The potential for sterile injectable oncology drugs to treat cancer was first discovered in the 1940s when scientists discovered that some drugs when injected would shrink tumors. Today, sterile injectable oncology drugs are typically administered intravenously and act by killing cells that multiply rapidly, which is characteristic of most cancer cells. These drugs are highly effective against some cancers, like testicular, lymphoma, and cervical cancers and less effective against others, like prostate and pancreatic cancers.
In most cases, sterile injectable oncology drugs are not purchased directly by consumers or reimbursed directly by insurance. Rather, these drugs are purchased by health care providers (generally hospitals and, in some cases, physicians). Providers are paid for the delivery of the service that includes the drug; they are also directly paid by public and private insurers for the cost of the drugs. Under the Medicare program, reimbursement for these drugs is under Medicare Part B.
Most hospitals do not purchase sterile injectable oncology drugs directly. Rather, these drugs are purchased through group purchasing organizations (GPOs), which negotiate prices with generic manufacturers on behalf of their clients. GPOs typically do not take physical possession of the drugs. Instead, a wholesaler takes possession of the drug at the wholesale acquisition price and then sells the drugs to the GPO clients at the GPO negotiated price. Once the transaction has taken place, the manufacturer will issue the wholesaler a “chargeback” if the wholesale acquisition price is higher than the GPO negotiated price.
The GPO market is relatively concentrated with five GPOs commanding 85-90 percent of the market. This concentration figure may be misleading, however. While GPOs negotiate the lowest prices they can with manufacturers, based on anticipated volume of sales, their members are not compelled to purchase drugs from a contracted manufacturer, so the GPO contracts do not necessarily contain minimum quantity guarantees. Some respondents reported that hospitals not infrequently source their drugs outside the GPO structure.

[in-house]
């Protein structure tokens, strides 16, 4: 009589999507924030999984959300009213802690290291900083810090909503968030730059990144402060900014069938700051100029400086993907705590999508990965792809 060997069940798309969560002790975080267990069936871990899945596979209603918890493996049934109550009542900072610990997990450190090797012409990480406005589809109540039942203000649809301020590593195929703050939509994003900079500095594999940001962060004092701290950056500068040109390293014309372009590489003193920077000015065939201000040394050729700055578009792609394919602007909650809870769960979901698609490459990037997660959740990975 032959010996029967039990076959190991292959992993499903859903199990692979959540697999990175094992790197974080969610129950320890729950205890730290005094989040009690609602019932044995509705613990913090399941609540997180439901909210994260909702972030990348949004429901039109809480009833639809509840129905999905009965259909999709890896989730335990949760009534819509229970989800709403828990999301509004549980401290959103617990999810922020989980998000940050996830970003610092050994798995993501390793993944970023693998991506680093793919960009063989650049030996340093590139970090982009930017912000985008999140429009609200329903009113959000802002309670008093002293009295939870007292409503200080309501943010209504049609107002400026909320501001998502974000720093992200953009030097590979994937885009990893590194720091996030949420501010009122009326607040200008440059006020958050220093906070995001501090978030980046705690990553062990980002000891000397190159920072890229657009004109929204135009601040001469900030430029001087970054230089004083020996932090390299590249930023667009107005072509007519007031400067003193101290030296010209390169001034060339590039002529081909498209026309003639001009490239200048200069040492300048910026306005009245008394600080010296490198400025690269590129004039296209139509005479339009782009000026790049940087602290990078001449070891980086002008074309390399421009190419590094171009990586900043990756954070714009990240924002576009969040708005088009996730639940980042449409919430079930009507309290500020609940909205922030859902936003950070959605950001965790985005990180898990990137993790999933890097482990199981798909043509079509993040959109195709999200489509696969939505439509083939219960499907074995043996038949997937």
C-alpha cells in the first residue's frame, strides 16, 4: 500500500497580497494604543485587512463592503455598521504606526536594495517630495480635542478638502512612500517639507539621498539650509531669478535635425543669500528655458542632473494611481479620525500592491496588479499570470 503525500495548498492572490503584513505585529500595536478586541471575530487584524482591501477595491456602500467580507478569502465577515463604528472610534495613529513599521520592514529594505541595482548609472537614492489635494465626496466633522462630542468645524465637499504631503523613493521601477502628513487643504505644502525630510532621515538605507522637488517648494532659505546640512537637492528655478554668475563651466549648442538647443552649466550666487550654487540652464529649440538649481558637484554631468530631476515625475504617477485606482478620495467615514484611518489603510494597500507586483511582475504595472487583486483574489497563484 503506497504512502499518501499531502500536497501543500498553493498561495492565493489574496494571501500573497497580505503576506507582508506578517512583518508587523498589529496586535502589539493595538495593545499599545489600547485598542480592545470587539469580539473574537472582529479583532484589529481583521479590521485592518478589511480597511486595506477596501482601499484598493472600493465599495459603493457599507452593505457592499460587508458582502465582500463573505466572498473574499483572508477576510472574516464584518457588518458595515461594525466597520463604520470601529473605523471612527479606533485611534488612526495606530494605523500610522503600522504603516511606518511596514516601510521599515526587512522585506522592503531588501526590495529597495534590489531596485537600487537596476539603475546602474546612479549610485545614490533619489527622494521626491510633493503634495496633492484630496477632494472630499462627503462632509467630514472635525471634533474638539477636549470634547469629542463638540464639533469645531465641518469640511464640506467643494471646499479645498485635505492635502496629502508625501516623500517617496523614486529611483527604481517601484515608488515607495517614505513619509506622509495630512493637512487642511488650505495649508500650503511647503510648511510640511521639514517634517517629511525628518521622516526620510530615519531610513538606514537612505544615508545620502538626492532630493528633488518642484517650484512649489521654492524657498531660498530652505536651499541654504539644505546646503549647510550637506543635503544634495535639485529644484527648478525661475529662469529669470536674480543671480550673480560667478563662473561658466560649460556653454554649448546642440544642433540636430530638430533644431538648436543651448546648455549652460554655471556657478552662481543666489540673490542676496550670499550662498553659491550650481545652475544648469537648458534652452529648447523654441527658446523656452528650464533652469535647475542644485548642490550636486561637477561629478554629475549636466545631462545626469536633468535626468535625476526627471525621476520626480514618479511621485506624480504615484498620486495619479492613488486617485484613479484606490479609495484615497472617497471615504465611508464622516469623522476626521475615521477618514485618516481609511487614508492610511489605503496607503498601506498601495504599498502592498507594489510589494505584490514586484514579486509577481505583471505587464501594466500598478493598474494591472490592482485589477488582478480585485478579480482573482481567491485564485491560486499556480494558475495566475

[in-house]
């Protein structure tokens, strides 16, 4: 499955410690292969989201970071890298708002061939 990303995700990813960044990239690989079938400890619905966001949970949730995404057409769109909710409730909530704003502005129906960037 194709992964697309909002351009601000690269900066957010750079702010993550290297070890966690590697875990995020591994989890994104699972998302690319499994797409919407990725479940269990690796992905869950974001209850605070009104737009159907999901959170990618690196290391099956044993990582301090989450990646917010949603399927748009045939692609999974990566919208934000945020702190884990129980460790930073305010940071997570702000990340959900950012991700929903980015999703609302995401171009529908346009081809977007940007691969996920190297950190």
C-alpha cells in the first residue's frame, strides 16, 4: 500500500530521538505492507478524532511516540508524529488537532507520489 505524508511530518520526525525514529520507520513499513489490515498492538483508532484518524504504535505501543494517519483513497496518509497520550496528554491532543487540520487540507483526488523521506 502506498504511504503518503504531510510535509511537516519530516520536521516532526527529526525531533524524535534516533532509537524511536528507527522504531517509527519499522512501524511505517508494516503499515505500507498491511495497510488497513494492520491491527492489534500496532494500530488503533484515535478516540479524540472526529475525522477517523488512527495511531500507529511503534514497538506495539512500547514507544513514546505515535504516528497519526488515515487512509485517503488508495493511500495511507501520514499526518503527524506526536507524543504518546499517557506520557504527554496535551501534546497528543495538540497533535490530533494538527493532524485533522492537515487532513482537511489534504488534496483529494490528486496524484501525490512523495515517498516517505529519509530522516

GPO contracts are generally in place for years and typically include price adjustment clauses. If a GPO is offered a lower price by a competing manufacturer, the original contracted manufacturer has a right of first refusal to match the new price. GPO contracts also typically include “failure to supply” clauses. These clauses generally require the manufacturer to reimburse the GPO for the price difference between the negotiated price and purchased price. These failure to supply clauses, however, provide no reimbursement if there are no alternative sources for the drug, do not reimburse for resources expended looking for other sources, and are of limited duration. Respondents reported that the duration of compensation required under these clauses has diminished over time. Failure to supply clauses are generally limited to 60 days and are becoming narrower over time — on average, GPOs recover just 10% of losses due to failure to supply. Section 615 of the Uniform Commercial Code suggests that failure to provide contracted products is not a breach of contract if the product is not available in the market. The erosion of failure to supply clauses in GPO contracts is consistent with the evidence from the FDA and University of Utah data that, until the recent crisis in injectable products, the level of drug shortages was relatively stable and low.
Most sterile injectable drugs are purchased through GPOs and obtained through authorized wholesalers. There is, however, a secondary or “gray” market, that purchases drugs from end users (infusion companies, home care companies, hospitals) and sells them to other end users. When drugs are in shortage, there are frequently reports of gray market or secondary distributors offering limited quantities of the drugs for sale to health care providers at large markups. Health care providers are reluctant to purchase from these distributors due to the large price markups and because of concerns about the integrity of the supply chain, including the potential for poor handling practices and counterfeits. These gray market distributions appear to be a result of a drug shortage, not a cause, but the potential for hoarding and strategic behavior in the gray market is a concern with respect to future policy actions.